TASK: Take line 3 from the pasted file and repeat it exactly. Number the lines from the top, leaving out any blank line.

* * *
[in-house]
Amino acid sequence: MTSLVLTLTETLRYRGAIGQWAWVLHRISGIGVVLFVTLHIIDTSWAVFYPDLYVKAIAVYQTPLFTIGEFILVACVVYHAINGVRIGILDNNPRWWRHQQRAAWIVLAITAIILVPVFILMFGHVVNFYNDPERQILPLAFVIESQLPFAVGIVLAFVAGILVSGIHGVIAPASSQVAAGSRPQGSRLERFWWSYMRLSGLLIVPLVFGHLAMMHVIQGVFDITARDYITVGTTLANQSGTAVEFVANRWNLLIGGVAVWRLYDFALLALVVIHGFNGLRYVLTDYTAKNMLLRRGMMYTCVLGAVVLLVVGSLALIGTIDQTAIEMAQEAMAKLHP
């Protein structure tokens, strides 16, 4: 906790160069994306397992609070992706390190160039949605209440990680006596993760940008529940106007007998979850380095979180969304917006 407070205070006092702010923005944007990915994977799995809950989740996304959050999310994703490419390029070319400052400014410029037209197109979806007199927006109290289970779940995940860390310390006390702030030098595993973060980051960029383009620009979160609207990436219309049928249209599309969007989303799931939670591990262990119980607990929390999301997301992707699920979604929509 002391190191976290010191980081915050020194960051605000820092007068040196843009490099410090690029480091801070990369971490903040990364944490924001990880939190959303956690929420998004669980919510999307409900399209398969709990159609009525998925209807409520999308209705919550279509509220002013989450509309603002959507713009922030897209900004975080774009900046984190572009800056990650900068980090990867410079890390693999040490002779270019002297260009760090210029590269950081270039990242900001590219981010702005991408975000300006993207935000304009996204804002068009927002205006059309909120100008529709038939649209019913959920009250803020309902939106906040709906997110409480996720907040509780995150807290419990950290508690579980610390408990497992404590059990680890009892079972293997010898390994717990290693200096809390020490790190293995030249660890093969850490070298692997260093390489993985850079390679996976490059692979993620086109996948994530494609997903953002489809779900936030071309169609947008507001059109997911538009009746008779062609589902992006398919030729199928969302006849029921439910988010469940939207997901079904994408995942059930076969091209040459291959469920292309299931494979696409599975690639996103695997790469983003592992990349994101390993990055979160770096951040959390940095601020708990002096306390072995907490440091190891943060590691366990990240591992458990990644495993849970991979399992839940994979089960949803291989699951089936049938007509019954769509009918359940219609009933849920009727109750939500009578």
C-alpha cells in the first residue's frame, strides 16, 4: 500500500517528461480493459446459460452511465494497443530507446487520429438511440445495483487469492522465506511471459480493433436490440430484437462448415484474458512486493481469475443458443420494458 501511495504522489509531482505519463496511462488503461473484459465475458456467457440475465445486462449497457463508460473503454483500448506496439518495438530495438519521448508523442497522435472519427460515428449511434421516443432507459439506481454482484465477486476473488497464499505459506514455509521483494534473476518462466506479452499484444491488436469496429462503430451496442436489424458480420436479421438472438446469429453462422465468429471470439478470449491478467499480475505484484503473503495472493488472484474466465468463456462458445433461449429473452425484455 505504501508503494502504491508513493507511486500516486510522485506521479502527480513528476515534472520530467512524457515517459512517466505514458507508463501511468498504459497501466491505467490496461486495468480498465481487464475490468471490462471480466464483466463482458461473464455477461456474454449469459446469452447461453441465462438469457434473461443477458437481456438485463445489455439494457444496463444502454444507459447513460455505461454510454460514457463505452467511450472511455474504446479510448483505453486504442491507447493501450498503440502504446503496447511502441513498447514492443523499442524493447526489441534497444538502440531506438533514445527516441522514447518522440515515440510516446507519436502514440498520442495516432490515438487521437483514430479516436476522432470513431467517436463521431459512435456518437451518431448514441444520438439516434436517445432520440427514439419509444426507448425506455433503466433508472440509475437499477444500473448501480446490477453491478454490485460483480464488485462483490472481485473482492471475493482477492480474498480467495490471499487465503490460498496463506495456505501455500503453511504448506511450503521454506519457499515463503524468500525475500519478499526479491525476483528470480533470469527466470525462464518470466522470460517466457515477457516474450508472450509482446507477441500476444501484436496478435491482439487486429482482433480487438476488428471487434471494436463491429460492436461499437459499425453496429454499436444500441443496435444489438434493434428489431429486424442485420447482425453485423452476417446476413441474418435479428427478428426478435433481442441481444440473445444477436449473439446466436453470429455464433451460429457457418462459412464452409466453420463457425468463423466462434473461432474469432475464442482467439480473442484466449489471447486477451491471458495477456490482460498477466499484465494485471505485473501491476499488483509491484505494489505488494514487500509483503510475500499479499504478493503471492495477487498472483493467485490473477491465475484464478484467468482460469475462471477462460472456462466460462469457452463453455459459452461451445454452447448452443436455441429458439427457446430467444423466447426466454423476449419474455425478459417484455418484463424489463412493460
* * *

């Protein structure tokens, strides 16, 4: 906790160069994306397992609070992706390190160039949605209440990680006596993760940008529940106007007998979850380095979180969304917006 407070205070006092702010923005944007990915994977799995809950989740996304959050999310994703490419390029070319400052400014410029037209197109979806007199927006109290289970779940995940860390310390006390702030030098595993973060980051960029383009620009979160609207990436219309049928249209599309969007989303799931939670591990262990119980607990929390999301997301992707699920979604929509 002391190191976290010191980081915050020194960051605000820092007068040196843009490099410090690029480091801070990369971490903040990364944490924001990880939190959303956690929420998004669980919510999307409900399209398969709990159609009525998925209807409520999308209705919550279509509220002013989450509309603002959507713009922030897209900004975080774009900046984190572009800056990650900068980090990867410079890390693999040490002779270019002297260009760090210029590269950081270039990242900001590219981010702005991408975000300006993207935000304009996204804002068009927002205006059309909120100008529709038939649209019913959920009250803020309902939106906040709906997110409480996720907040509780995150807290419990950290508690579980610390408990497992404590059990680890009892079972293997010898390994717990290693200096809390020490790190293995030249660890093969850490070298692997260093390489993985850079390679996976490059692979993620086109996948994530494609997903953002489809779900936030071309169609947008507001059109997911538009009746008779062609589902992006398919030729199928969302006849029921439910988010469940939207997901079904994408995942059930076969091209040459291959469920292309299931494979696409599975690639996103695997790469983003592992990349994101390993990055979160770096951040959390940095601020708990002096306390072995907490440091190891943060590691366990990240591992458990990644495993849970991979399992839940994979089960949803291989699951089936049938007509019954769509009918359940219609009933849920009727109750939500009578």